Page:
Love survey shows one dating flaw can't be overlooked
Political tensions may be high, but singles aren't letting party lines get in the way of love. According to Match's eighth annual survey of more than 5,000 single people around the country, 72 percent of people would date someone from a different political party.
The survey examines trends and shifting attitudes across the dating world, from how many people are open to a threesome to how important it is for a love interest to have a clean bathroom. Helen Fisher, biological anthropologist and chief scientific adviser to Match, said the findings on whether or not politics play a role surprised her.
“You can't turn on the TV, you can't even walk in the streets without hearing the name Trump,” Fisher said. “It just seems so vitriolic. I think it's a very good example how the brain system for romantic love trumps everything else.”
Despite the political climate, Fisher said she has seen people becoming more open-minded than they were even two years ago when Match surveyed singles leading up to the election. Her theory? People might be getting sick of the stark divide.
“I think it's becoming more complex,” Fisher said. “Everyone's watching the news. They see Republicans with different kinds of views, Democrats with different kinds of views. Not all Republicans are for Trump. Not all Democrats are for Hillary. So singles might be saying to themselves, ‘Well, he might be a Republican, but he might not have voted for Trump. He might have more complex feelings on this.' There are lots of different kinds of Republicans and Democrats these days, so people are saying, ‘Let's get to know them before we judge.'”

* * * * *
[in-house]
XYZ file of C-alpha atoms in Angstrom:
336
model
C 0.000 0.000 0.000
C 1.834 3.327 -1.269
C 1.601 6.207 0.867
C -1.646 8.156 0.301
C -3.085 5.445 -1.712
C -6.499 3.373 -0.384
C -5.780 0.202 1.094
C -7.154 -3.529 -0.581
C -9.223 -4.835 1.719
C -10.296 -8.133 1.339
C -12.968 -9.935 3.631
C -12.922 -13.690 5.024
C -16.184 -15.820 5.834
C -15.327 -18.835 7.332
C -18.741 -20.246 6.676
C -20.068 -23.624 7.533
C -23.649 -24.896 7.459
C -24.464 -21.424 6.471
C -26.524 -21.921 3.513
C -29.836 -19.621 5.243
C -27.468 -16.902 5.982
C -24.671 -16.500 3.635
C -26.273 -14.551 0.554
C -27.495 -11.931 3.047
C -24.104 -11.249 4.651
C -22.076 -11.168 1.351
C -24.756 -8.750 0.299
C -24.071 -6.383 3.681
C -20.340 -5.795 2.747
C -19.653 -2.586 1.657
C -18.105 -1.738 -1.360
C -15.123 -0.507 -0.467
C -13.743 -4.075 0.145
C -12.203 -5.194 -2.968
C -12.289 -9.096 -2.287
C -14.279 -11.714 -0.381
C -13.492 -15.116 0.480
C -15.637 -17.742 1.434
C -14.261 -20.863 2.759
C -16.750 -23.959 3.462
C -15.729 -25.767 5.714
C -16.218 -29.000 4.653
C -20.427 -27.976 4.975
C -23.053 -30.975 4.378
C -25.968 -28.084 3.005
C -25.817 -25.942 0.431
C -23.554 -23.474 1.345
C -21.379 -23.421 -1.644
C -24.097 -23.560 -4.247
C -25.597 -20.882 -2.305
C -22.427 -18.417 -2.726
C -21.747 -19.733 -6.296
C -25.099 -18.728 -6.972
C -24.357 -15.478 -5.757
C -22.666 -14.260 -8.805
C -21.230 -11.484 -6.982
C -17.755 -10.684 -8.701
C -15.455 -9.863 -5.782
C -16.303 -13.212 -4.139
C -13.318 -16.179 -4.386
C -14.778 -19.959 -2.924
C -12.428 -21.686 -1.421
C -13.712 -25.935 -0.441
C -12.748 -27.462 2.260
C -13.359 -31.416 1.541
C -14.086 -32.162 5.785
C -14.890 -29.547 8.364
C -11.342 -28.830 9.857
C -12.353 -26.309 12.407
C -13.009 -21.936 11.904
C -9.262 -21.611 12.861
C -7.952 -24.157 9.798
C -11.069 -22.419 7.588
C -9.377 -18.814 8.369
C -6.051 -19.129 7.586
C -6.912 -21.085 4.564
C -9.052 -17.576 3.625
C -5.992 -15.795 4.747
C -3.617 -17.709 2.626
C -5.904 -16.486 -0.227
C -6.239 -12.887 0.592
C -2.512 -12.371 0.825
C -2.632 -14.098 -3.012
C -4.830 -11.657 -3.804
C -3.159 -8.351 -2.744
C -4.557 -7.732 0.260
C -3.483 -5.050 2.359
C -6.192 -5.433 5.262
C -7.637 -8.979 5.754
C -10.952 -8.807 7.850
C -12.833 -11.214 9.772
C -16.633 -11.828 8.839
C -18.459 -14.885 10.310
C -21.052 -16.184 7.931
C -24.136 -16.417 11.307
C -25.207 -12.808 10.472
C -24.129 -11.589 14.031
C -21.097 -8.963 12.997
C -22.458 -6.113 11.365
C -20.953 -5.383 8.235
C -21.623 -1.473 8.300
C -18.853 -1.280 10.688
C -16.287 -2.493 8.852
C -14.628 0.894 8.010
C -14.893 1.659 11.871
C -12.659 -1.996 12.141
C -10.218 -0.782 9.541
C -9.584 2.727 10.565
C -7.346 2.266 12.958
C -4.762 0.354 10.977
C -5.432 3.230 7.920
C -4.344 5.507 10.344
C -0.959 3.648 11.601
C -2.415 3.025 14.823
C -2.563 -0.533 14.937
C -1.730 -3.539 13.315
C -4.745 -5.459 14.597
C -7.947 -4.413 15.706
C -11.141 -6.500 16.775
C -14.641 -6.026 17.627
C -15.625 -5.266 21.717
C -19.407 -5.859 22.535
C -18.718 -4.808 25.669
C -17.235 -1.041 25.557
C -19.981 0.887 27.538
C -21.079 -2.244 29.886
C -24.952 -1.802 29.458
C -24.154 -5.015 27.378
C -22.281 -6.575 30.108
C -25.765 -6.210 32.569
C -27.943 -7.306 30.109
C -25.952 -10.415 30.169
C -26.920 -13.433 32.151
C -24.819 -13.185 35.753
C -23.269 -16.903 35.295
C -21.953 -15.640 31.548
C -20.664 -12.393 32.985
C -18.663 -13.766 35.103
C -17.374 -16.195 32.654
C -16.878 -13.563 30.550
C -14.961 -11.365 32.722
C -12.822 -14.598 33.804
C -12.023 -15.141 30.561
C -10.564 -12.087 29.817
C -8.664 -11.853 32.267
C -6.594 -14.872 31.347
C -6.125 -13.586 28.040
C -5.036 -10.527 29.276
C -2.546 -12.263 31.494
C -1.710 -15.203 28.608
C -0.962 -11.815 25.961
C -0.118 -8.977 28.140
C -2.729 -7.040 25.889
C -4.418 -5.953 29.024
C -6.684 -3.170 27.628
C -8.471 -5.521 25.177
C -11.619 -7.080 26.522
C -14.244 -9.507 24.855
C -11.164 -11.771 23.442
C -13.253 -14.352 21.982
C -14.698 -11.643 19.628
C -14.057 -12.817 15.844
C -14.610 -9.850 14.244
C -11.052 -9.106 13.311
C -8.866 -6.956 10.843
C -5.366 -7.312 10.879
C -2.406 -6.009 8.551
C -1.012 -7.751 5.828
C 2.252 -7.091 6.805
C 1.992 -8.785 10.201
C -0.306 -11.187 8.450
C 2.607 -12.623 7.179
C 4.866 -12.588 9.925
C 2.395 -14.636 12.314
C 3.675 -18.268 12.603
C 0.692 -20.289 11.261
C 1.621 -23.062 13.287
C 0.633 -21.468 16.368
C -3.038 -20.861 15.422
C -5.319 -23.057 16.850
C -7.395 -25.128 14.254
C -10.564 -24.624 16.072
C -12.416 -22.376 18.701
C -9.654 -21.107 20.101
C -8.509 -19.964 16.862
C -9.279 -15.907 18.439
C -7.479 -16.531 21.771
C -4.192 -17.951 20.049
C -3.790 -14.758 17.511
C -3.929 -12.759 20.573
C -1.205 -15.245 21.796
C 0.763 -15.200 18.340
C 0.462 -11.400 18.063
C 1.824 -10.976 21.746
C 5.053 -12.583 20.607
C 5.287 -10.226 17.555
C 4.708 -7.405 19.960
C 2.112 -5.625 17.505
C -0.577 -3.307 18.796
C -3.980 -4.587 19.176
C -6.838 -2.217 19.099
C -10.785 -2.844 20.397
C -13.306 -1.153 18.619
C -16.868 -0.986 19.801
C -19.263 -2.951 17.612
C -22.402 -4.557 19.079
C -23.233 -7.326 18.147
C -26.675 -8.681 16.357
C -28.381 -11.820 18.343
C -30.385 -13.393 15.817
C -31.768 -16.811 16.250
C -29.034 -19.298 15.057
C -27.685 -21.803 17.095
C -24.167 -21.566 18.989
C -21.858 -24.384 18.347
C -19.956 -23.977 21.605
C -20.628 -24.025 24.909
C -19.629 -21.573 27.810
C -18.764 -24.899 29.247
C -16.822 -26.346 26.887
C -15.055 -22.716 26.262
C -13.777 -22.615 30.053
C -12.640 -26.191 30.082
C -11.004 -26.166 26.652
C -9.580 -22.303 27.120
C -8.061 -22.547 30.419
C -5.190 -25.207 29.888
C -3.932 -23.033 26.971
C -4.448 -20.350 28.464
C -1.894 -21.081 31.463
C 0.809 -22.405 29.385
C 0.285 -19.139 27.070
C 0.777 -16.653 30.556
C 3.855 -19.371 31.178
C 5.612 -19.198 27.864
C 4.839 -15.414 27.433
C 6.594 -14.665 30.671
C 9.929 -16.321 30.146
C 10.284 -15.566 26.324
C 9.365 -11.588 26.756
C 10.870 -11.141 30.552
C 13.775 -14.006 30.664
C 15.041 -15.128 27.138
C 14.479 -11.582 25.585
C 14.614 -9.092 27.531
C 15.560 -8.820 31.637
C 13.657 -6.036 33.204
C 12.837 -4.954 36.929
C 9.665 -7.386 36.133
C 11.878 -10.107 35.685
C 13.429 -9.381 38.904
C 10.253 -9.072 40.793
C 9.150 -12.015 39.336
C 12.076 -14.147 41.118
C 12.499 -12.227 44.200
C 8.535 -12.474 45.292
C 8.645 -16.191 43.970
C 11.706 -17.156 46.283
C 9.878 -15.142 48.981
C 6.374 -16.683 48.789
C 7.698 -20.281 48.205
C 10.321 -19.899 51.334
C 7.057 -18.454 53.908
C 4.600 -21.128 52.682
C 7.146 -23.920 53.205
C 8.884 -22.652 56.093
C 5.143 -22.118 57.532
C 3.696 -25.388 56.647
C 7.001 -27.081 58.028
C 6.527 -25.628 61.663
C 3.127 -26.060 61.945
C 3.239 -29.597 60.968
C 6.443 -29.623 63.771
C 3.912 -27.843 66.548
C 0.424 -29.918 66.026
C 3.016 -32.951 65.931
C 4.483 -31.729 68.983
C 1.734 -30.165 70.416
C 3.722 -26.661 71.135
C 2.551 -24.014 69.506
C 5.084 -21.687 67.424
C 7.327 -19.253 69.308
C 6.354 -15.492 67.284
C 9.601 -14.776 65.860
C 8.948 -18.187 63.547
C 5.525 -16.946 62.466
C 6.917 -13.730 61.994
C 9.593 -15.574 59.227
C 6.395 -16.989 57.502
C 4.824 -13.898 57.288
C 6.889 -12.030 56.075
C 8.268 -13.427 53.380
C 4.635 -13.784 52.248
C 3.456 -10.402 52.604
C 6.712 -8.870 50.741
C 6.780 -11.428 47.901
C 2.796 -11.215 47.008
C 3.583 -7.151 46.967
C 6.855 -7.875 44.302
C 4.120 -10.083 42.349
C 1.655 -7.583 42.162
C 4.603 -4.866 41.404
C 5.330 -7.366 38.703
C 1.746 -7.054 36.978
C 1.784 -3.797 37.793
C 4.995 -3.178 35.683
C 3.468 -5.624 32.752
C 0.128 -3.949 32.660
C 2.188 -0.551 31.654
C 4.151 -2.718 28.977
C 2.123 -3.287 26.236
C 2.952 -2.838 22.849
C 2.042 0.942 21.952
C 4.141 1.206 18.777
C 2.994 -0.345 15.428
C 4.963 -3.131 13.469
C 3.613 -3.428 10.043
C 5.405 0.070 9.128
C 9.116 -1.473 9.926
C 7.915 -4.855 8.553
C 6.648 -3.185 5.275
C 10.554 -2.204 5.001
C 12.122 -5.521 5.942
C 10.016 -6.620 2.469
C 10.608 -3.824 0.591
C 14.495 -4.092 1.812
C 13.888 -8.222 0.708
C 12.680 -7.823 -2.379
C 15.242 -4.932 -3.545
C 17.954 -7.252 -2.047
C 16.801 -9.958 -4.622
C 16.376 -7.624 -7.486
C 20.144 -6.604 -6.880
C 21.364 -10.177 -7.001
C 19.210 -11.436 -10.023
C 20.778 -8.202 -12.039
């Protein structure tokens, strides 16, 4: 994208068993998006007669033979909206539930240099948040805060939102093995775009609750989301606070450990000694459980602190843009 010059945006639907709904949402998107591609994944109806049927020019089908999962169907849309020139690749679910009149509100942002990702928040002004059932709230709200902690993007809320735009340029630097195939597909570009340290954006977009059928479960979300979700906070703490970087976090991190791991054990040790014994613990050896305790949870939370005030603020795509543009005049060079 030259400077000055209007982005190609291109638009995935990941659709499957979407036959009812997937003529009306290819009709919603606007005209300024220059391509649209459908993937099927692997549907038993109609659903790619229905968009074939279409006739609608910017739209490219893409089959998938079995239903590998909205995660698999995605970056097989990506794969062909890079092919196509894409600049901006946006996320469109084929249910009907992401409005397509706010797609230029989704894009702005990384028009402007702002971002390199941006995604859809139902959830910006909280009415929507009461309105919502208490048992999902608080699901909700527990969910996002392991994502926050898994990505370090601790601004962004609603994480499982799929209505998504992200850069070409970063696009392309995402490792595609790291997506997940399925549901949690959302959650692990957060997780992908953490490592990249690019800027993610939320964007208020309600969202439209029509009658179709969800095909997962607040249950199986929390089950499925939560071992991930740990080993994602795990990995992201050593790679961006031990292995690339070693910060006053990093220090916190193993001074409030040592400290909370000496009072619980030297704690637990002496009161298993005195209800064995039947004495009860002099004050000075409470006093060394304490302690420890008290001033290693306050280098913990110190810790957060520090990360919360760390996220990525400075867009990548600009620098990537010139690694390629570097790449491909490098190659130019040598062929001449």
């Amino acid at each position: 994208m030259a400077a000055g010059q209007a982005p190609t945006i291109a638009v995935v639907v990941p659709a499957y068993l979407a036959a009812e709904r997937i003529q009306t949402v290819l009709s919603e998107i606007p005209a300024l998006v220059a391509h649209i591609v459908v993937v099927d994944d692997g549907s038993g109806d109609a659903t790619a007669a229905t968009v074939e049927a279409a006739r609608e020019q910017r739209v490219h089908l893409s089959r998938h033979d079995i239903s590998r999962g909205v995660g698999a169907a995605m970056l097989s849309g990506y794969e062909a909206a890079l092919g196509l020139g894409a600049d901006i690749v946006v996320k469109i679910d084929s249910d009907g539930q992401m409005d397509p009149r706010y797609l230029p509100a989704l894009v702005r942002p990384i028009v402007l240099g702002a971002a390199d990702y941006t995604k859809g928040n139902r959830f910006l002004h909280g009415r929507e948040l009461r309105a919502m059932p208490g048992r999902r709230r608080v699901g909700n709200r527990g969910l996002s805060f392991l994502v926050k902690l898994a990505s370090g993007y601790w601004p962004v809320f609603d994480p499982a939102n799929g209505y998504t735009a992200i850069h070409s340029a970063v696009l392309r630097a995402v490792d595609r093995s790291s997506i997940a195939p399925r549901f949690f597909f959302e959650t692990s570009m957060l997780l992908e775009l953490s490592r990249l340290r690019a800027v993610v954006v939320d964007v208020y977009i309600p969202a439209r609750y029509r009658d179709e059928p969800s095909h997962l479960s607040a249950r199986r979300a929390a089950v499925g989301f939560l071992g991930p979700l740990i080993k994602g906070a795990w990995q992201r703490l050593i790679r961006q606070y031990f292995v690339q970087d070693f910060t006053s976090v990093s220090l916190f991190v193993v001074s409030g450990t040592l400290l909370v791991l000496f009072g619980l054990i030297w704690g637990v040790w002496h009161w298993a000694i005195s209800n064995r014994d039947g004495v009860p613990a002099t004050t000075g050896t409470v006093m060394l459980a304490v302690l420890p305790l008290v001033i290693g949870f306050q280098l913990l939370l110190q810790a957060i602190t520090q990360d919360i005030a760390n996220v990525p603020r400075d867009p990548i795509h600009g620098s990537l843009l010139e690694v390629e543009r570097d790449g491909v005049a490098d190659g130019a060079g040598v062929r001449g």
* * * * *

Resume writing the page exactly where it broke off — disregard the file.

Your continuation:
Though many find it acceptable to date someone with opposing political views, it seems there's at least one flaw that cannot be overlooked in the name of love: breaching social media etiquette. According to the survey, only 20 percent of singles say it's OK to like a photo or post on social media before a first date.
But online behavior is becoming more ingrained in dating culture, especially considering that more people meet online than anywhere else and nearly two-thirds of singles use social media every day.
“I am really impressed by millennials,” Fisher said. “They want to define everything. They want transparency. Friends with benefits. In my day, we had friends with benefits, but we didn't have a name for it. They want it absolutely clear. They want to almost diagram the trajectory of a romance.”
The survey found 55 percent of singles have had a friends with benefits relationship and 45 percent have had one turn into a committed relationship.
This desire to define everything means that singles will set up boundaries, and rules and taboos are emerging, according to Fisher. She credits this trend to what she calls “slow love,” or millennials' desire to move into commitment cautiously, to be sure they know more about the other person.
“They're being very careful about how they express any kind of interest in somebody,” she said. “They don't want to get in too fast. They don't want to catch feelings, as they say. They don't want to get into anything they can't handle. And they don't want to be accused of stalking. We're living in a time when any action can be minutely dissected.”